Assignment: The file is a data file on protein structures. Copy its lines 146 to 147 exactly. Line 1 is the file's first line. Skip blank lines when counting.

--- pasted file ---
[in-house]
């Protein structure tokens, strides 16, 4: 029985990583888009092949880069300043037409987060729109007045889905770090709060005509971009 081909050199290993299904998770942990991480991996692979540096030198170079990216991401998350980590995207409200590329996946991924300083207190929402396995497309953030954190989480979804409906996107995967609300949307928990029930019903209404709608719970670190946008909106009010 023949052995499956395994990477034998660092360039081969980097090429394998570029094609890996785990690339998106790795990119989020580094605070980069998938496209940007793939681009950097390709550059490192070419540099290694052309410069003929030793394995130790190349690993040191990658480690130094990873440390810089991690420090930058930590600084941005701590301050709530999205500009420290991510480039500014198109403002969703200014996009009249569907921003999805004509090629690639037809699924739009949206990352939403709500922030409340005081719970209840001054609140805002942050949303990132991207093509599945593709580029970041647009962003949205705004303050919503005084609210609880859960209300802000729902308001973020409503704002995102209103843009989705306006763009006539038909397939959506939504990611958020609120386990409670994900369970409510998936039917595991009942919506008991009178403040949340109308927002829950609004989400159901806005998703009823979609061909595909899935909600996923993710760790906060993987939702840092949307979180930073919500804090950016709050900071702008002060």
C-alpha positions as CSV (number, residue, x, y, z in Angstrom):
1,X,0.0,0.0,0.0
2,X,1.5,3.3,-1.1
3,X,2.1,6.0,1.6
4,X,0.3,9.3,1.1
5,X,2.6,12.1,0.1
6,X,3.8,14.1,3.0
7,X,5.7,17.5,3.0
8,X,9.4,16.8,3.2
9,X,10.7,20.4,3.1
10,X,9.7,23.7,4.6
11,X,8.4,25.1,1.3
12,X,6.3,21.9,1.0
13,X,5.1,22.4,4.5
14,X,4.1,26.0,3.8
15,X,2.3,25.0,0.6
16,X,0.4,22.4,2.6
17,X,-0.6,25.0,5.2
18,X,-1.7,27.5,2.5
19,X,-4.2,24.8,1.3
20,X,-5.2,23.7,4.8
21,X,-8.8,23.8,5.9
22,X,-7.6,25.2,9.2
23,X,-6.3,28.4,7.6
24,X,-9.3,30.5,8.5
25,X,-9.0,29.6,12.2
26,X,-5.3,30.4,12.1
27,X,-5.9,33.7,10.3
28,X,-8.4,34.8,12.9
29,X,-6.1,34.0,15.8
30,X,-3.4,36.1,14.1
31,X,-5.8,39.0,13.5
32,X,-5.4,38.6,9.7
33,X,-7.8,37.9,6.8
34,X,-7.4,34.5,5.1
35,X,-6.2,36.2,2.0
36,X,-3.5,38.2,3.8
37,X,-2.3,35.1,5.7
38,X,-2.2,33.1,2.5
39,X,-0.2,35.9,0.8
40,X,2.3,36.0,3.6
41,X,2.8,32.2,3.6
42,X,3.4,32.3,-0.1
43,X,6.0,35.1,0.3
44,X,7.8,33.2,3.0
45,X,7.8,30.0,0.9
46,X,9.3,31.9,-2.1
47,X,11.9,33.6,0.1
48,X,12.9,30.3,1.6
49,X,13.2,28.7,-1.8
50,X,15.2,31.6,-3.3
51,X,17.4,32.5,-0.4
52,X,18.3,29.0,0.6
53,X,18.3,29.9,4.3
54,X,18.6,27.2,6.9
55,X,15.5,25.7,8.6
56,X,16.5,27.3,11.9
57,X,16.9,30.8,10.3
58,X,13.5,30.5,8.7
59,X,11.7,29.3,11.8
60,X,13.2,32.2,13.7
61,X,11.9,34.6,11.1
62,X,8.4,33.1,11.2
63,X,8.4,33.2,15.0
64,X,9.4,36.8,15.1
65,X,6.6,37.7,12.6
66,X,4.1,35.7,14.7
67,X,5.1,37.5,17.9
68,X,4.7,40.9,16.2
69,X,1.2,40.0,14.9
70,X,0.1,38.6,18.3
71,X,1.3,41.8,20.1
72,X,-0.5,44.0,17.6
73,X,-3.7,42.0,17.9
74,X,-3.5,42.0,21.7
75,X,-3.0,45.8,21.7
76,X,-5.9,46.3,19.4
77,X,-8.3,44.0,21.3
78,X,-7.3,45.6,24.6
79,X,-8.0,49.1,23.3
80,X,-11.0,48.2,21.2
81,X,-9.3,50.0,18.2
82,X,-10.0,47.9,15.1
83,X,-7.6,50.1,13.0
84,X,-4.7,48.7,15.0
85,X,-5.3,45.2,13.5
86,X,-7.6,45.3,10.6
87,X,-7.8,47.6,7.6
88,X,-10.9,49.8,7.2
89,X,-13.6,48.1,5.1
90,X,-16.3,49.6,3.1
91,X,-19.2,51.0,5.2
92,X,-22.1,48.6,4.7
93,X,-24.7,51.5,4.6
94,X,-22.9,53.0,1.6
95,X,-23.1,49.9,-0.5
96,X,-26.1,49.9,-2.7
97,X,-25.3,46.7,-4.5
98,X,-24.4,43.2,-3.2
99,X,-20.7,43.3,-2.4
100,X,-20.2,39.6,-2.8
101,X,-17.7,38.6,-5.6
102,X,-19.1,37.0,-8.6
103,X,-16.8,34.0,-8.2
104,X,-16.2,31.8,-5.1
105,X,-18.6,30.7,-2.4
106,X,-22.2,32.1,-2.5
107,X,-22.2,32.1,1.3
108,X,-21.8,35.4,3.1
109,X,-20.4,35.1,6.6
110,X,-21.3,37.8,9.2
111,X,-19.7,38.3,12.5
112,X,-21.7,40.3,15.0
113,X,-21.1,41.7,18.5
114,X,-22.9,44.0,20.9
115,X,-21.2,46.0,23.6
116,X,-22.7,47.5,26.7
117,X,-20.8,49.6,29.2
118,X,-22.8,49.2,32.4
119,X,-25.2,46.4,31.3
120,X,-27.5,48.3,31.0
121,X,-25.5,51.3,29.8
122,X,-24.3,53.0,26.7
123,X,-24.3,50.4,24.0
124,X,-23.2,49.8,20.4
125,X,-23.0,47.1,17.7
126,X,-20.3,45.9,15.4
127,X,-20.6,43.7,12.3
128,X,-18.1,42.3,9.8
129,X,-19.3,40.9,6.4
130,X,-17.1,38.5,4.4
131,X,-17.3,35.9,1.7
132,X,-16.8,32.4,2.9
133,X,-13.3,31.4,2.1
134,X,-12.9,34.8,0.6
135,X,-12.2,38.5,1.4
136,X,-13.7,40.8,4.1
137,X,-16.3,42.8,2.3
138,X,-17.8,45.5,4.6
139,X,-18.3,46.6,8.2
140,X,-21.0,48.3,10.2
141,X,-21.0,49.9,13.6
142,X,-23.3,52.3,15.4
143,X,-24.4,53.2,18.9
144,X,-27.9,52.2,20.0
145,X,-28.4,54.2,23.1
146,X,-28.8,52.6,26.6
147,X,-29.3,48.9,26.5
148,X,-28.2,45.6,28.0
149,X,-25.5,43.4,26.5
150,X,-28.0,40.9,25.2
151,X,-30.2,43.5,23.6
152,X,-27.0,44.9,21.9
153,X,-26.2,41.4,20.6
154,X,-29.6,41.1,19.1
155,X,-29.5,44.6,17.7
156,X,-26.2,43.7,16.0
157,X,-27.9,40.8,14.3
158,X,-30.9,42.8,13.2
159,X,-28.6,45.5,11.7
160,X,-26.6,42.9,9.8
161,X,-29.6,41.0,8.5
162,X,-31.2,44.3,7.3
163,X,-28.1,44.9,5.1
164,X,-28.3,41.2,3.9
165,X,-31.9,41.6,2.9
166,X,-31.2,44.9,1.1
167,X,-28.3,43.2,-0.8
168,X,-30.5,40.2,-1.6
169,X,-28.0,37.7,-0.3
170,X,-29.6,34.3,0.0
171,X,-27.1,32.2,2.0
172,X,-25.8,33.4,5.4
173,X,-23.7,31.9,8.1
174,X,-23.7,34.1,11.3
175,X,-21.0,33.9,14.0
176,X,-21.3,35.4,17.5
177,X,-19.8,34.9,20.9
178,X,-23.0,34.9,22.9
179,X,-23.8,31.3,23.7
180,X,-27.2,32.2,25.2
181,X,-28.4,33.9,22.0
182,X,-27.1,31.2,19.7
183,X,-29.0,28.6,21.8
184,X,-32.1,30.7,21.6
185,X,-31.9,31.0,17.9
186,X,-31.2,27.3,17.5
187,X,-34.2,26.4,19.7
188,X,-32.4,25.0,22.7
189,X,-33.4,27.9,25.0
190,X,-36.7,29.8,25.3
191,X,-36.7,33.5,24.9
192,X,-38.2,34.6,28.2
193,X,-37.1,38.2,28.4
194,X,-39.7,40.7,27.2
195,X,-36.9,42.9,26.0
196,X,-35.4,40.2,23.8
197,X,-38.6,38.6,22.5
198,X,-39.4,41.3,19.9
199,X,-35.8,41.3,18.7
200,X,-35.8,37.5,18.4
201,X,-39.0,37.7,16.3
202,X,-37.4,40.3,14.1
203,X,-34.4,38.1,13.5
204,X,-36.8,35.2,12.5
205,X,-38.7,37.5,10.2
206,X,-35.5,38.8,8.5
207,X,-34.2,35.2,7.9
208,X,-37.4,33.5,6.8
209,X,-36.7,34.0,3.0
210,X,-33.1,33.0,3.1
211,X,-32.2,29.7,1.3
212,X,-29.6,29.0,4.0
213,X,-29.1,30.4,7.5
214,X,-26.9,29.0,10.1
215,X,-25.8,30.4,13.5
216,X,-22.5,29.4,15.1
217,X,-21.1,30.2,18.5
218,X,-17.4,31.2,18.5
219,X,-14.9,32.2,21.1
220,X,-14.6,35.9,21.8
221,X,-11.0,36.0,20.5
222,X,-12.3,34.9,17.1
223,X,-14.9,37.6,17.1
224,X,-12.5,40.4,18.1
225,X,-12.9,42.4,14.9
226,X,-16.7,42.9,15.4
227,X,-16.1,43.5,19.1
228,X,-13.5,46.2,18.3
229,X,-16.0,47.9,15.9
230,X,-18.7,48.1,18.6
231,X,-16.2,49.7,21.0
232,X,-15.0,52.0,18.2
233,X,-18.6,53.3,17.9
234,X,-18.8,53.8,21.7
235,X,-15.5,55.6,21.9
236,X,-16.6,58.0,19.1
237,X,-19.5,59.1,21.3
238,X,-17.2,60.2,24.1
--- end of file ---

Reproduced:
143,X,-24.4,53.2,18.9
144,X,-27.9,52.2,20.0